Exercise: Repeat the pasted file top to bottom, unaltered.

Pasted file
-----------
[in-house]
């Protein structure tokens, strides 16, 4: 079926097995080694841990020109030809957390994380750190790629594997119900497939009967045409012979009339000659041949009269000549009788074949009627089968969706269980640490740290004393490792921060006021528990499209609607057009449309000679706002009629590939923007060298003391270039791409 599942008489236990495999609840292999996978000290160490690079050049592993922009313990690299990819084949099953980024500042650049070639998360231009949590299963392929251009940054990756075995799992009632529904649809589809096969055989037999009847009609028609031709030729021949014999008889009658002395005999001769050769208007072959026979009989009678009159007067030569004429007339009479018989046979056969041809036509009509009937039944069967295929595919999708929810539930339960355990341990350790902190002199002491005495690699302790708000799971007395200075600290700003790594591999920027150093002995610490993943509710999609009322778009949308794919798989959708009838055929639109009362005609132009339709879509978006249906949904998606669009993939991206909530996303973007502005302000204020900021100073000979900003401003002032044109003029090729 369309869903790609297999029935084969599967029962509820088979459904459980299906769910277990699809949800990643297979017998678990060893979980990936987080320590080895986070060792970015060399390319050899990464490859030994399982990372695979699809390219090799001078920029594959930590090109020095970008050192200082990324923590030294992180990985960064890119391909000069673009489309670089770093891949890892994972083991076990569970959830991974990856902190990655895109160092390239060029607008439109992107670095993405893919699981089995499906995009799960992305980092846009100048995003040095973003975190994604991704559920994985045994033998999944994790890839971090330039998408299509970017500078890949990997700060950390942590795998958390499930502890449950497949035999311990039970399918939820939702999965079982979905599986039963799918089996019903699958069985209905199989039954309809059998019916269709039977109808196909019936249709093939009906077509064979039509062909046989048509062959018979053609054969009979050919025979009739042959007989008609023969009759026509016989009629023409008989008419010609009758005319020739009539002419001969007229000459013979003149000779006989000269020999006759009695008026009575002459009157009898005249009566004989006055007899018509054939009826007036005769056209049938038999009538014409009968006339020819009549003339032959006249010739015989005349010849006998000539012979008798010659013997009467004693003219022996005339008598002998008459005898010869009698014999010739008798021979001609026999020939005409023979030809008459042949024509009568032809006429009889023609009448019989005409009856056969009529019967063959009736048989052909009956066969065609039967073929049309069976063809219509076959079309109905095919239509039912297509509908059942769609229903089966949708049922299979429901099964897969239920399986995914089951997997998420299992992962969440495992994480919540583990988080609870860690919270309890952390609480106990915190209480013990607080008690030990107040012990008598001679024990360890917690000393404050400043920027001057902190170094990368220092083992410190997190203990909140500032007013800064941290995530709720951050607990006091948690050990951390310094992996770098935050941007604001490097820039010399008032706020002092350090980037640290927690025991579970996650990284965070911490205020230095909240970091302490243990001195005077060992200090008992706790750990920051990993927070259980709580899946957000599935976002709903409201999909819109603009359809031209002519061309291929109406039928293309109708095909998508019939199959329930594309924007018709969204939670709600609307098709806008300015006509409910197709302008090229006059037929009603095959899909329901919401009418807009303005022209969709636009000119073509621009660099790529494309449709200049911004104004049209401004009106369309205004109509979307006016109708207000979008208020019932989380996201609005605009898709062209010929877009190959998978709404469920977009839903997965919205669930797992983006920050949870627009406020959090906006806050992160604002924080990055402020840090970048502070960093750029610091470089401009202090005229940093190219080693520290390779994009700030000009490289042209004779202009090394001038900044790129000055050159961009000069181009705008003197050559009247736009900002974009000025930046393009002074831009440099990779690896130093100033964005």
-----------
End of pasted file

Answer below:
[in-house]
């Protein structure tokens, strides 16, 4: 079926097995080694841990020109030809957390994380750190790629594997119900497939009967045409012979009339000659041949009269000549009788074949009627089968969706269980640490740290004393490792921060006021528990499209609607057009449309000679706002009629590939923007060298003391270039791409 599942008489236990495999609840292999996978000290160490690079050049592993922009313990690299990819084949099953980024500042650049070639998360231009949590299963392929251009940054990756075995799992009632529904649809589809096969055989037999009847009609028609031709030729021949014999008889009658002395005999001769050769208007072959026979009989009678009159007067030569004429007339009479018989046979056969041809036509009509009937039944069967295929595919999708929810539930339960355990341990350790902190002199002491005495690699302790708000799971007395200075600290700003790594591999920027150093002995610490993943509710999609009322778009949308794919798989959708009838055929639109009362005609132009339709879509978006249906949904998606669009993939991206909530996303973007502005302000204020900021100073000979900003401003002032044109003029090729 369309869903790609297999029935084969599967029962509820088979459904459980299906769910277990699809949800990643297979017998678990060893979980990936987080320590080895986070060792970015060399390319050899990464490859030994399982990372695979699809390219090799001078920029594959930590090109020095970008050192200082990324923590030294992180990985960064890119391909000069673009489309670089770093891949890892994972083991076990569970959830991974990856902190990655895109160092390239060029607008439109992107670095993405893919699981089995499906995009799960992305980092846009100048995003040095973003975190994604991704559920994985045994033998999944994790890839971090330039998408299509970017500078890949990997700060950390942590795998958390499930502890449950497949035999311990039970399918939820939702999965079982979905599986039963799918089996019903699958069985209905199989039954309809059998019916269709039977109808196909019936249709093939009906077509064979039509062909046989048509062959018979053609054969009979050919025979009739042959007989008609023969009759026509016989009629023409008989008419010609009758005319020739009539002419001969007229000459013979003149000779006989000269020999006759009695008026009575002459009157009898005249009566004989006055007899018509054939009826007036005769056209049938038999009538014409009968006339020819009549003339032959006249010739015989005349010849006998000539012979008798010659013997009467004693003219022996005339008598002998008459005898010869009698014999010739008798021979001609026999020939005409023979030809008459042949024509009568032809006429009889023609009448019989005409009856056969009529019967063959009736048989052909009956066969065609039967073929049309069976063809219509076959079309109905095919239509039912297509509908059942769609229903089966949708049922299979429901099964897969239920399986995914089951997997998420299992992962969440495992994480919540583990988080609870860690919270309890952390609480106990915190209480013990607080008690030990107040012990008598001679024990360890917690000393404050400043920027001057902190170094990368220092083992410190997190203990909140500032007013800064941290995530709720951050607990006091948690050990951390310094992996770098935050941007604001490097820039010399008032706020002092350090980037640290927690025991579970996650990284965070911490205020230095909240970091302490243990001195005077060992200090008992706790750990920051990993927070259980709580899946957000599935976002709903409201999909819109603009359809031209002519061309291929109406039928293309109708095909998508019939199959329930594309924007018709969204939670709600609307098709806008300015006509409910197709302008090229006059037929009603095959899909329901919401009418807009303005022209969709636009000119073509621009660099790529494309449709200049911004104004049209401004009106369309205004109509979307006016109708207000979008208020019932989380996201609005605009898709062209010929877009190959998978709404469920977009839903997965919205669930797992983006920050949870627009406020959090906006806050992160604002924080990055402020840090970048502070960093750029610091470089401009202090005229940093190219080693520290390779994009700030000009490289042209004779202009090394001038900044790129000055050159961009000069181009705008003197050559009247736009900002974009000025930046393009002074831009440099990779690896130093100033964005």